As I set out to write this blog, sharing my knowledge of a trade that has long been diluted, I began looking back at the things I’d learned as an apprentice at the age of 18. Wow, it seems to have been so long ago and my, how the methods of upholstery have changed!

My story starts at the tail end of traditional upholstery, before foam took precedent, when the skill of such a humble craft was still in the hands of an artisan. During these times, hand sewing was still common and zippers weren’t often used on cushions filled with only feather and down, instead, I was taught how to slip stitch. As horsehair was easy to obtain at this time, it was commonly used to build up a seat with an edge created by a “blind stitch.” Using an eight-inch long needle and twine, a roll stitch was then created for the front lip of the seating, a task now overtaken by the use of man-made tack rolls.

During that time, eight-way hand tied coil springs were the foundation of beautifully built sofas and armchairs, as they were often framed with durable Alder wood that was crafted together with dowels and screws. This well designed form of upholstering gave the furnishings a longer life span, allowing them to withstand the test of time, to be passed down, sold off, or reused for many years to come.  Slowly, as new substitutes were introduced due to cost and fire regulations, horsehair was replaced by coco fiber, then rubberized hair and lastly foam.  These new methods of substitution served to completely revolutionize and commercialize the upholstery industry.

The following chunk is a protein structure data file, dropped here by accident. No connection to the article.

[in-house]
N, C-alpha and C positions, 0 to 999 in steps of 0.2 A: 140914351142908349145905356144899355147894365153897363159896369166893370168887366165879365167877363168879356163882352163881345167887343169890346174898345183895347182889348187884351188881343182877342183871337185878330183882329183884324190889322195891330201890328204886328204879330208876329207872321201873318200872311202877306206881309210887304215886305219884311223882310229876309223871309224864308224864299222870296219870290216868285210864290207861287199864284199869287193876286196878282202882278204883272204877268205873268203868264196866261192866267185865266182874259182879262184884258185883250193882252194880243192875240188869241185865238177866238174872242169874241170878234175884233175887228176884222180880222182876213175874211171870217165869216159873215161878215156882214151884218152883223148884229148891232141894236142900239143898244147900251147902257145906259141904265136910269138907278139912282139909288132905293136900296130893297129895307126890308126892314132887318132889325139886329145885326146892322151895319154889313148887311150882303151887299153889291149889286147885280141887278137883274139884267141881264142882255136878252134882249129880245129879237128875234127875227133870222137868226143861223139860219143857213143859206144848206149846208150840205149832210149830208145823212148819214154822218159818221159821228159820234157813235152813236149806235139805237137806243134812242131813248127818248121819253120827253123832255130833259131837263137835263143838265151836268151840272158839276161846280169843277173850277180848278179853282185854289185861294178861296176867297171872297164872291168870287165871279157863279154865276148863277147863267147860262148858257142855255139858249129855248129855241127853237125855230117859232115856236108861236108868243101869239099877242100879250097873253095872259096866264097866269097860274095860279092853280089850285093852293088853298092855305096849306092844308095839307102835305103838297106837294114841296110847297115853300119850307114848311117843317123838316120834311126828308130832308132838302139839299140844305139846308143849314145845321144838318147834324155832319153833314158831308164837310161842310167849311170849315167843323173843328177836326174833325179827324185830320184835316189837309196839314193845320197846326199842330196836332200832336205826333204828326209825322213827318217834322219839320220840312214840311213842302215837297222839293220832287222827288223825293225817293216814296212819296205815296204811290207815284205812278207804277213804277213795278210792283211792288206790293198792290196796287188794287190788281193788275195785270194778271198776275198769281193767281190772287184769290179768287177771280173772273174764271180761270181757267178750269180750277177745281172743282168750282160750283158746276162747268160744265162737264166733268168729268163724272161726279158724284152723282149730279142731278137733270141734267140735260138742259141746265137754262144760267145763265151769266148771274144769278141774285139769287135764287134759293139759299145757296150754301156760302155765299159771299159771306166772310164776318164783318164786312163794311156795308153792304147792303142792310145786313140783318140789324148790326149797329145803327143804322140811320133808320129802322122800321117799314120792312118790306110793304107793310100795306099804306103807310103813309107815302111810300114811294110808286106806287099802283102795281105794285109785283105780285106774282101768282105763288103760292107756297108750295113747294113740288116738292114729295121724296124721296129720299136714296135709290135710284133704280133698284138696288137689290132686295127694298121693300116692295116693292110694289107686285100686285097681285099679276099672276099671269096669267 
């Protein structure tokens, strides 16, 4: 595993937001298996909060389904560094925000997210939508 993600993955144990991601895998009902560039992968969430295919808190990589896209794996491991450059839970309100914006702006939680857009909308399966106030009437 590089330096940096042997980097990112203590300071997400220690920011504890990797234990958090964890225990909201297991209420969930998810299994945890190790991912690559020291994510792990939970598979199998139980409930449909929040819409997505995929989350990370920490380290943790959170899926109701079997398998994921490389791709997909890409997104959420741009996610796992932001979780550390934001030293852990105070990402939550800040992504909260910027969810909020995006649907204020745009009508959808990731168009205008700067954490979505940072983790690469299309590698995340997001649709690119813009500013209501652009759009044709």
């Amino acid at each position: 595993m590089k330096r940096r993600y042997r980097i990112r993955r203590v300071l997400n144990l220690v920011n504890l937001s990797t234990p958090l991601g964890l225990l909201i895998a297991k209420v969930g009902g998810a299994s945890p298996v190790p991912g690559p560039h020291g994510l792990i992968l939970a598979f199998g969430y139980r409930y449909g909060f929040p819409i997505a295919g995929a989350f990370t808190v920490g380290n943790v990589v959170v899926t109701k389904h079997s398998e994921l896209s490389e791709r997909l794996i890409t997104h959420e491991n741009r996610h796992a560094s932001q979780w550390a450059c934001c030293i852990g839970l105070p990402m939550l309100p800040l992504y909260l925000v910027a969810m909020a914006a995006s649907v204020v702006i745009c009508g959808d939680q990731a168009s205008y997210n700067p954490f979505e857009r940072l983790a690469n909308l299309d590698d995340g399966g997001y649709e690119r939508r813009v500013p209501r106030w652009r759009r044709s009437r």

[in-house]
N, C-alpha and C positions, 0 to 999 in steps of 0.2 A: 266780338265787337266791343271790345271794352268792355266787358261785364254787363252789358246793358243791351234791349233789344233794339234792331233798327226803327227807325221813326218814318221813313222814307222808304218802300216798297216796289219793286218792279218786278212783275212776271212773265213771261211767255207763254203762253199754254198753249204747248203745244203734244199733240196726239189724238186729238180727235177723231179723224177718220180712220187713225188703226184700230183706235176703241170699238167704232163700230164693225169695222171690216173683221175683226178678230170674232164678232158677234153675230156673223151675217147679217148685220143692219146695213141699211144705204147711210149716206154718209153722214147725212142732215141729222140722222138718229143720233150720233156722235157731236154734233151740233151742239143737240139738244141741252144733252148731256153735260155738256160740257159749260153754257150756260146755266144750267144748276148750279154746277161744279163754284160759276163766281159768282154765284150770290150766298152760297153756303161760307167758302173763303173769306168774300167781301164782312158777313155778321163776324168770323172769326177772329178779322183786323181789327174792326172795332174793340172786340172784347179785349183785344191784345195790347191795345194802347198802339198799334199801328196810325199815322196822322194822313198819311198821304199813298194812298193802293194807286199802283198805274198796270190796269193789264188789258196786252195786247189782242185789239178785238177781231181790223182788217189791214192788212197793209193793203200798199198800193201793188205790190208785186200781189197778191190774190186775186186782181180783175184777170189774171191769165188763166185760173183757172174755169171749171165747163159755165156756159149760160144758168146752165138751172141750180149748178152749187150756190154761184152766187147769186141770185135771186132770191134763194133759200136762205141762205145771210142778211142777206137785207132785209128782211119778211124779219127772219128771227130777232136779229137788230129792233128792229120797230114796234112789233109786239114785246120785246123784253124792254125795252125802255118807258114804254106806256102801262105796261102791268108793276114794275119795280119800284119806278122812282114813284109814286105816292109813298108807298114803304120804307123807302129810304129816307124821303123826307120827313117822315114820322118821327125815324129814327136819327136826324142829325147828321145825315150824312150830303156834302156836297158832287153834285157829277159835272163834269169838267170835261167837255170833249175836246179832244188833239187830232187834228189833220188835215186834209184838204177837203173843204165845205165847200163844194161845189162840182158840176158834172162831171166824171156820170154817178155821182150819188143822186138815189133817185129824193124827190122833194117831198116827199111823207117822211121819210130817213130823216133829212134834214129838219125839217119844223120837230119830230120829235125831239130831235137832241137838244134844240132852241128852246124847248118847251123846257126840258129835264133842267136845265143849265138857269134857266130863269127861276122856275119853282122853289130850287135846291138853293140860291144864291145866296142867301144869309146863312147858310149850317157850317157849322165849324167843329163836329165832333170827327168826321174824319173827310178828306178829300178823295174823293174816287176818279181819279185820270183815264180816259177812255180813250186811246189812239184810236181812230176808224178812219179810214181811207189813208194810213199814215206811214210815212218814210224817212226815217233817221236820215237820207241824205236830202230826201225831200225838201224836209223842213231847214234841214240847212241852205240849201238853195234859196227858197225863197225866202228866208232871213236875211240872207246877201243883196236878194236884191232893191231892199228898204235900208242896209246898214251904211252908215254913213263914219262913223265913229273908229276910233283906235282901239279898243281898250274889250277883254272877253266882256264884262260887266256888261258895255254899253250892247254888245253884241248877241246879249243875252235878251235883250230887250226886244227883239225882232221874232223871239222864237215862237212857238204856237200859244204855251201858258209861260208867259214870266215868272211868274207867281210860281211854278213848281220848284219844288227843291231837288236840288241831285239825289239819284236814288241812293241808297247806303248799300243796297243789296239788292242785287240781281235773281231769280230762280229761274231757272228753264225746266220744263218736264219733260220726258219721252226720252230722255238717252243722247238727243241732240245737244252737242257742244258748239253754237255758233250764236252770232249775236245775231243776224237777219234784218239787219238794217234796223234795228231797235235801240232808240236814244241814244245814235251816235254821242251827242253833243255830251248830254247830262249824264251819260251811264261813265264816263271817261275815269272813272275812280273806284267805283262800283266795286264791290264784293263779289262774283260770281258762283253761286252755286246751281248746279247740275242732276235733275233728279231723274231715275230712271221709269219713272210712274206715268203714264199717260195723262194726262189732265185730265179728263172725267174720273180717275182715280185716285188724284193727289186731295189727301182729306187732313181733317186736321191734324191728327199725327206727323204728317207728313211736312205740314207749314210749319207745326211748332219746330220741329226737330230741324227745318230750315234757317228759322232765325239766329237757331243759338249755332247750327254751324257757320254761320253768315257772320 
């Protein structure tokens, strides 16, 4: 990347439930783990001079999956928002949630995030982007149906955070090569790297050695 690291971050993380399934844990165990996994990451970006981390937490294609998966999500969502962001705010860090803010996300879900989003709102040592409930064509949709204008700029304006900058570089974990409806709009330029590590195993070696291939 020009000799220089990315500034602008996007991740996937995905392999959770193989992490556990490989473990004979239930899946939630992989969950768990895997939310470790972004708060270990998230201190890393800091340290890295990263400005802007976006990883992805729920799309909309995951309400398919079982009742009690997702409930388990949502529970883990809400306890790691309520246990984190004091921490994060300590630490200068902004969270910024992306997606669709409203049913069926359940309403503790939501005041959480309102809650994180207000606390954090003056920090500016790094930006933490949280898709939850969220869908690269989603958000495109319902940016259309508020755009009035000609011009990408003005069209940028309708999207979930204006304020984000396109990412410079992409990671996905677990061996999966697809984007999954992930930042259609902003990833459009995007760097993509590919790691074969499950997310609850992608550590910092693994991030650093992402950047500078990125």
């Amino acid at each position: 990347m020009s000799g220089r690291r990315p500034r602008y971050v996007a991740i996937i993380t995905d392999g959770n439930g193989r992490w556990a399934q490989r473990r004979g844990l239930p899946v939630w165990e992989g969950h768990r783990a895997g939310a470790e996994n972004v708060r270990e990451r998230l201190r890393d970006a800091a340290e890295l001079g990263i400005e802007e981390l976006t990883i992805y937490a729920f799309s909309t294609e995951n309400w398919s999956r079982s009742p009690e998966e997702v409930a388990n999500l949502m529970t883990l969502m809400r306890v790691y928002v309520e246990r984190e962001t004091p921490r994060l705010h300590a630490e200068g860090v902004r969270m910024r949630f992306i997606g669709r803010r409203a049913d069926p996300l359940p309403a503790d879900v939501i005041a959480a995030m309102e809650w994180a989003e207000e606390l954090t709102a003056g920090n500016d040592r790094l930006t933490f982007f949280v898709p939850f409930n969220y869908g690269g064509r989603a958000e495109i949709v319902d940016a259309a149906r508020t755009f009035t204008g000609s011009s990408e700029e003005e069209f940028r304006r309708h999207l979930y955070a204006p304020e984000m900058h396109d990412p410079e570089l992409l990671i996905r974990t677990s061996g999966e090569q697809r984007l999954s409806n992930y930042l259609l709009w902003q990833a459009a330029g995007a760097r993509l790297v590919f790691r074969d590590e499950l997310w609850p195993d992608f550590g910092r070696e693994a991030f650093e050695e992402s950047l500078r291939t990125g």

Having given a brief overview of what used to go into the building of a traditional piece of furniture, I’ve found that I’ve learned something new concerning the meaning of "Upholsterer". Having derived from the word Upholder, the trade was formed by a select few craftsmen dating as far back as 1360. After being officially incorporated by the Royal Charter in the times of Charles I in 1626, by cabinet makers, undertakers, soft furnishers, auctioneers and valuers was formed and given the right to search, seize, and even destroy defective upholstery. “Can you imagine?”

So perhaps the next time you decide to select a piece of furniture, ask yourself, what went into making it? Should you decide to recover an armchair or sofa, pay it respect with a wonderful fabric that will enhance your living space. Have fun putting together your décor as you can now be content in knowing that like me, you have gained a broader understanding about where you plunk your “derriere”!